An extractor is a special style of centrifuge, which is usually how beekeepers remove honey from wax combs, while saving the combs for the bees to use again. A honey extractor has an upfront cost, and also costs some time to rinse out after each extraction, but it's well worth it for the ease and efficiency it provides. In addition to being easier on the beekeeper, extracting with an extractor is better for your bees because the honey can be removed from the wax without destroying the combs. Since producing wax comb takes the bees a lot of time and energy (the energy is nectar they drink, which could have been stored and turned into honey), your colonies will thank you when you return their honeyless frames of comb for them to reuse. 

However, beekeepers who don't have an extractor still need to harvest honey. In this article, we share some tips for extracting honey without an extractor using two different methods - both of which will destroy the wax combs in the process. Which of the two methods you choose will depend on the foundation under your wax combs. The "Crush-and-Strain" method should be used for frames of plastic foundation, or frames with thick or reinforced wax foundation. The "Cut-Comb" method can be used on frames with no foundation at all, or frames with special extra-thin cut-comb foundation.  

The first step is selecting the combs of honey you want to harvest. You should trust the bees' instincts and the delicate sugar-concentration sensors in their mouths, and choose frames of honey that are fully capped. Capped honey will not spoil because the sugar concentration is too high for yeasts and bacteria to grow, but uncapped nectar contains too much water and can cause an entire batch of extracted honey to spoil. Keeping excess moisture out of your honey is crucial to long-term honey storage. For the same reason, dry all of your extracting equipment before use, and even avoid extracting on rainy or very humid days since honey can absorb moisture from the air.  

Whichever method you choose, your extraction location should be dry, and also isolated from bees. Bees can smell the scent of honey in the air, so you don't want an open garage window to invite them into your extraction process.  Warm honey and a warm room will make the honey flow more freely - this is desirable when spinning the honey in an extractor, or when crushing your combs and waiting for the honey to drip out of the wax. It is not necessarily helpful when making cut-comb honey, because soft wax and runny honey will cause your combs to be floppy and delicate while you're working with them. During the cutting process, you may have more luck if things are a little cooler and firmer. (But not so cold that the wax becomes brittle!)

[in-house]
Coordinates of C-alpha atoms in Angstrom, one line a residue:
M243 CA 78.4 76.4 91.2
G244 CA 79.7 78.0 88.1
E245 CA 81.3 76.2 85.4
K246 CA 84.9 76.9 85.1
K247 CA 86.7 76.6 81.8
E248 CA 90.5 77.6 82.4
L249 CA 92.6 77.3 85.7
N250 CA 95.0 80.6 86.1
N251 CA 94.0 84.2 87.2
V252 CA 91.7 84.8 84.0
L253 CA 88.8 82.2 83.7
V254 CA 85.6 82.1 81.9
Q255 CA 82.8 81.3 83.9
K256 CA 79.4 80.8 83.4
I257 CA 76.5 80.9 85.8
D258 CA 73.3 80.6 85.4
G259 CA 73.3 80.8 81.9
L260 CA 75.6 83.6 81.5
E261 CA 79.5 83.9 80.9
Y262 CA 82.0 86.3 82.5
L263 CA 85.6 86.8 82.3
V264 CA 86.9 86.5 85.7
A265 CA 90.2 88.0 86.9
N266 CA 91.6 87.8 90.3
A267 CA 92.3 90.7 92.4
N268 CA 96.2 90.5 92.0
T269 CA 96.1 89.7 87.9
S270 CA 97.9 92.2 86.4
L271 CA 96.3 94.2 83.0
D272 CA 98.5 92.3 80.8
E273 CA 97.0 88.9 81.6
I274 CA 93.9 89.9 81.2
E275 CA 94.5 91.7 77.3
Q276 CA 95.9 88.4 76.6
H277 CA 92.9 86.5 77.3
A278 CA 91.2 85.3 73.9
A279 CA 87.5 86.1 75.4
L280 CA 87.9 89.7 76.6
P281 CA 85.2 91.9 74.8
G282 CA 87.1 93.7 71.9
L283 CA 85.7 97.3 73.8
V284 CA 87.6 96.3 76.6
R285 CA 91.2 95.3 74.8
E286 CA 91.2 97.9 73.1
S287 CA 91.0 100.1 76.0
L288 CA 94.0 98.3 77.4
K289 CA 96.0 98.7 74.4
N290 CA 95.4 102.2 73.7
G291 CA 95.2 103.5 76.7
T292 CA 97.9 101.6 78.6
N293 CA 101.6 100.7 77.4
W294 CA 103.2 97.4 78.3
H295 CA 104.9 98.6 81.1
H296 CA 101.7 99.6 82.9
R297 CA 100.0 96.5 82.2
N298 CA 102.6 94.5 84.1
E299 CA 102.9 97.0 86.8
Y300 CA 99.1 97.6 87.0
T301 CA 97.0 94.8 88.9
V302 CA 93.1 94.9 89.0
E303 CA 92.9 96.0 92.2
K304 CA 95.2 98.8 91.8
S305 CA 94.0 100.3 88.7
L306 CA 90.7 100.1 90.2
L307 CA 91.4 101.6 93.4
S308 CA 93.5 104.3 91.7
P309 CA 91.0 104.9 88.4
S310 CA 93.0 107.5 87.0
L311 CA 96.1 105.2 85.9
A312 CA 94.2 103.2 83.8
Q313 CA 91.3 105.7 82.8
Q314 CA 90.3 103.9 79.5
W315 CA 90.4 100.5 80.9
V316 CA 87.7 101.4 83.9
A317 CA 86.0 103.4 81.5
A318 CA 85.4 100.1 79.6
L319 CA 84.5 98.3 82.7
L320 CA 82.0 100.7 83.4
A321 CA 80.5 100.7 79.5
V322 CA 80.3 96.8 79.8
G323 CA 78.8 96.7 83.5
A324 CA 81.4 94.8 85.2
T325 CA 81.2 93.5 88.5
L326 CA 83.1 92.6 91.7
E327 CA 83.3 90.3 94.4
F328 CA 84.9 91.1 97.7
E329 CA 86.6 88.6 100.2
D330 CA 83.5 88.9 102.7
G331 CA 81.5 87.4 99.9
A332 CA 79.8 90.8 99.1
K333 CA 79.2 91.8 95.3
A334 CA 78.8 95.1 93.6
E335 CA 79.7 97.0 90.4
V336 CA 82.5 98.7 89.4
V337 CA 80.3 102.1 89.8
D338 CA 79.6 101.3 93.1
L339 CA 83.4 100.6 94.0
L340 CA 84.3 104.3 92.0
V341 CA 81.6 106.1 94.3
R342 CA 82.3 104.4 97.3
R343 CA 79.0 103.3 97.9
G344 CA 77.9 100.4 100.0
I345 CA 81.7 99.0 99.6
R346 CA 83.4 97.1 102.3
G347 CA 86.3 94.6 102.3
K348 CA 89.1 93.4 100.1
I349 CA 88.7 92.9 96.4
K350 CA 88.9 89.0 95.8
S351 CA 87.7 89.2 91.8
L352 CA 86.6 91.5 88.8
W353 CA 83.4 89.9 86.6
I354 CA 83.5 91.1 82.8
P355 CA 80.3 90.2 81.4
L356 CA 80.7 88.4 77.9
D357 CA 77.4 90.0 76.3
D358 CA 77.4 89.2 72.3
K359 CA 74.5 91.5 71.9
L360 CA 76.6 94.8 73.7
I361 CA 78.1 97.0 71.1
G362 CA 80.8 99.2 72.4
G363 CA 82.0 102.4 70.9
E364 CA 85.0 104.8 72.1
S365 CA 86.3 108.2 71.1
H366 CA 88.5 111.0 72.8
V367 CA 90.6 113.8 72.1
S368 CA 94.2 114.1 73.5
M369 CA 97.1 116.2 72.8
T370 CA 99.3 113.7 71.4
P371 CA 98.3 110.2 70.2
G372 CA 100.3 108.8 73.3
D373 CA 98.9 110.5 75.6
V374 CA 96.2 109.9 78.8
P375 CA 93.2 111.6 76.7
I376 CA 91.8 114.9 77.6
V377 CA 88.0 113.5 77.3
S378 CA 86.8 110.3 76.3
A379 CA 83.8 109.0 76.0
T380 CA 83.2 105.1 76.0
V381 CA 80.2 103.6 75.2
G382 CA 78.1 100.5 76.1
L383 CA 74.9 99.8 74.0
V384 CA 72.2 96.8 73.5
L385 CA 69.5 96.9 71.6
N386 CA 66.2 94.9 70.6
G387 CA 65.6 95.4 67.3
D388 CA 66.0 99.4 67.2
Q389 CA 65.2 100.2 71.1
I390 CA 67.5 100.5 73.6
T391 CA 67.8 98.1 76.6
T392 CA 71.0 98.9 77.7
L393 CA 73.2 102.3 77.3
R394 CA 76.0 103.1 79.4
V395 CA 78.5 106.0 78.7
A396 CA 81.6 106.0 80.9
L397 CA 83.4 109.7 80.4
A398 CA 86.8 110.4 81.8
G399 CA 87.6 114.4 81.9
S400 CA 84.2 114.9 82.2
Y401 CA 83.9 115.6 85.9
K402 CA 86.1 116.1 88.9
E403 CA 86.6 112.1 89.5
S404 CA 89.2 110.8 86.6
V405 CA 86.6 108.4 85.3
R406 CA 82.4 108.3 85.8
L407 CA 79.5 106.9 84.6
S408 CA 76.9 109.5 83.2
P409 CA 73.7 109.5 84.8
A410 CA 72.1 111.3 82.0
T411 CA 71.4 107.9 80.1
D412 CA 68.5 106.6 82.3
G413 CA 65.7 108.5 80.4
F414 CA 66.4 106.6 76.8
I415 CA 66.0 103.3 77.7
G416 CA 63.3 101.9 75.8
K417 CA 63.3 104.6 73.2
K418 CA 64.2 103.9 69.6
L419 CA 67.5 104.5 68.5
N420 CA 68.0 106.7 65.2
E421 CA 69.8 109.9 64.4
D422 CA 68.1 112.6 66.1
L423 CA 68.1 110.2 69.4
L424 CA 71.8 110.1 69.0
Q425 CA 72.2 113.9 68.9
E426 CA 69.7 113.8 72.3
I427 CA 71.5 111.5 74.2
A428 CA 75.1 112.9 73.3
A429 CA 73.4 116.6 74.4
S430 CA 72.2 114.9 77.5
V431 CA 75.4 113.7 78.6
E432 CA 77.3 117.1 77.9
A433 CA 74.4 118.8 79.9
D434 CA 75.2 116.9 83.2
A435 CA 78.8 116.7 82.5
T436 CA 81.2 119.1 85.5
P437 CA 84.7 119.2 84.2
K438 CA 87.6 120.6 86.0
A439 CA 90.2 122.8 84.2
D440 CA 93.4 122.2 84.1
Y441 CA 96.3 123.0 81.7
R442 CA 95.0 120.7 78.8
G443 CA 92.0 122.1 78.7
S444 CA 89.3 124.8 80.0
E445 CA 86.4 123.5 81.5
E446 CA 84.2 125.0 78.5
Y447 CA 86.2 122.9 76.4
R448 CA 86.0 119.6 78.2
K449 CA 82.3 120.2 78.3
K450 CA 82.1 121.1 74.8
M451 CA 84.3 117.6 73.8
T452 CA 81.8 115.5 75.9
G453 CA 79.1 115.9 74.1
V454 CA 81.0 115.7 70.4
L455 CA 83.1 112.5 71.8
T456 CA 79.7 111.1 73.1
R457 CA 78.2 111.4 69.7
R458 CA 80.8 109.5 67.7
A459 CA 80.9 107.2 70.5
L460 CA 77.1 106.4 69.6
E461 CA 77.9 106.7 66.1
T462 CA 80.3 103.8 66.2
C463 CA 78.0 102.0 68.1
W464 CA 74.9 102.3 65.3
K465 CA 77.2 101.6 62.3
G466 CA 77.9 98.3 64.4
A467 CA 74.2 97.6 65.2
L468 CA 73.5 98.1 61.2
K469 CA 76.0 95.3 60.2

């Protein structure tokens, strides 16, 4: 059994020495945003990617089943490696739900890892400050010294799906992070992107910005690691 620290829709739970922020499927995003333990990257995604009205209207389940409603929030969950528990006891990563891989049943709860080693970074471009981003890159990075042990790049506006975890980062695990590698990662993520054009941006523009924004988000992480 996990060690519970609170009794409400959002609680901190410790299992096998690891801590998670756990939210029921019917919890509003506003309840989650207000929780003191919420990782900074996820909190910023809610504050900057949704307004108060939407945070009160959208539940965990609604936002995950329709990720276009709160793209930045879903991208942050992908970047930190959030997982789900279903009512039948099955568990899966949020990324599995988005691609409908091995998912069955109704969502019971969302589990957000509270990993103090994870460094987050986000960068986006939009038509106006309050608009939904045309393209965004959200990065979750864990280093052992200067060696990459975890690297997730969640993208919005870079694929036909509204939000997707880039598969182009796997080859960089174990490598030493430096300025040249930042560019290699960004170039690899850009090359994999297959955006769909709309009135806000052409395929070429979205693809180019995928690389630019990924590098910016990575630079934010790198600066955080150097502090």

Method 1: Cut-Comb Honey

  • Beeswax on its own is perfectly edible (though many prefer to spit it out).
  • Newer, light-colored combs that have never contained brood are the best choice for cut-comb honey. Best of all are combs the bees created this year.
  • The process is quite messy - it's tempting to do it outside, but remember that you will also attract all of the foraging bees in the area.
  • Cut squares of comb with a sharp knife. Try to cut, not crush. The line of cells you cut through will leak honey, but the goal is to leave most cells undamaged.
  • Cut comb sections should be stored in food-safe containers (clear tops let you show off the combs) and it's best to only store in a single layer, or else the weight of the combs on top will crush and deform the combs below and they won't look very appetizing. 
  • After you've cut the combs you must freeze them at least overnight to kill wax moths and small hive beetles (including eggs and tiny larvae)/ Two nights in the freezer might leave you even more confident that these pests have been killed.
  • Eating the honey is as easy as grabbing a spoon or knife and scooping up a bite of comb. Spreading comb honey on toast makes the bits of wax melt in, and it's delicious overall.
  • If you grow to like the sensation of harvesting and eating comb honey, you can also buy comb honey systems like Ross Rounds or Hogg Halfcomb to produce a similar product in a more orderly way in future years.

Method 2: Crush-And-Strain 

  • The simplest method of honey extraction, and probably the oldest, is the crush-and-strain method. You simply destroy each of the wax cells holding the honey by crushing the entire comb in a bowl (with a tool or with your hands).  
  • Once you've broken the cells, you must strain the honey and wax to separate them. The easiest method for most people involves draining honey into a bowl under a kitchen colander with a piece of filter cloth set inside it. 
  • You can periodically squeeze the pile and rearrange the crushed comb as it drains, to speed the process along.
  • The honey will need to drain for a number of hours, maybe overnight. Remember that warm temperatures will speed up the process.
  • Seal the honey in a jar once you've collected it so that it can't absorb moisture from the air. Then use it whenever you need to add a touch of sweetness to your favorite recipes.

At the end of both methods, you'll be left with some wax mixed with leftover honey. You can wash this in cold water to dissolve the honey without harming the wax, and then dry it. Alternatively, you can melt everything together in a double boiler and then pour it (carefully!) into a container to cool. The honey will sink, the melted wax will float and then harden, and once the wax completely hardens you'll have honey, wax, and a layer of "stuff" in between them. You can make use of the wax to coat hive equipment, or you can melt and refine it further for use in candle-making or cosmetics.